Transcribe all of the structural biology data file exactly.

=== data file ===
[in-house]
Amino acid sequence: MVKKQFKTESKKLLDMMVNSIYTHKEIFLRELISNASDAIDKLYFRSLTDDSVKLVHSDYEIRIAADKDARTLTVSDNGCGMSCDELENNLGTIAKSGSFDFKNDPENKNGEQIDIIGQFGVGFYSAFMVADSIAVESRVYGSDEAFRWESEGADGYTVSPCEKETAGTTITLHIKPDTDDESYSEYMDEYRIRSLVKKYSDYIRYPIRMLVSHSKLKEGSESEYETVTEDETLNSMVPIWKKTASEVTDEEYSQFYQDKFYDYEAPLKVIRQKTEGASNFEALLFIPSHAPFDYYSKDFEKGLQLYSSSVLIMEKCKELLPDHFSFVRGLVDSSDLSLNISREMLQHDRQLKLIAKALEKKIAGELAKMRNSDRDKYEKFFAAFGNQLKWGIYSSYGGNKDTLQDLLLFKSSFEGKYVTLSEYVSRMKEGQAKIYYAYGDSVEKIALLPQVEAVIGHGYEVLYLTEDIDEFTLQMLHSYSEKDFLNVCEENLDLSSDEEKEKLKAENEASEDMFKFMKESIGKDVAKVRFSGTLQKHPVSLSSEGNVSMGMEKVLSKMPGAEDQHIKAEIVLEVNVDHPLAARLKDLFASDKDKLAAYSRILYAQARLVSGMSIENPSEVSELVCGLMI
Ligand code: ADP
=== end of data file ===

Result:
[in-house]
Amino acid sequence: MVKKQFKTESKKLLDMMVNSIYTHKEIFLRELISNASDAIDKLYFRSLTDDSVKLVHSDYEIRIAADKDARTLTVSDNGCGMSCDELENNLGTIAKSGSFDFKNDPENKNGEQIDIIGQFGVGFYSAFMVADSIAVESRVYGSDEAFRWESEGADGYTVSPCEKETAGTTITLHIKPDTDDESYSEYMDEYRIRSLVKKYSDYIRYPIRMLVSHSKLKEGSESEYETVTEDETLNSMVPIWKKTASEVTDEEYSQFYQDKFYDYEAPLKVIRQKTEGASNFEALLFIPSHAPFDYYSKDFEKGLQLYSSSVLIMEKCKELLPDHFSFVRGLVDSSDLSLNISREMLQHDRQLKLIAKALEKKIAGELAKMRNSDRDKYEKFFAAFGNQLKWGIYSSYGGNKDTLQDLLLFKSSFEGKYVTLSEYVSRMKEGQAKIYYAYGDSVEKIALLPQVEAVIGHGYEVLYLTEDIDEFTLQMLHSYSEKDFLNVCEENLDLSSDEEKEKLKAENEASEDMFKFMKESIGKDVAKVRFSGTLQKHPVSLSSEGNVSMGMEKVLSKMPGAEDQHIKAEIVLEVNVDHPLAARLKDLFASDKDKLAAYSRILYAQARLVSGMSIENPSEVSELVCGLMI
Ligand code: ADP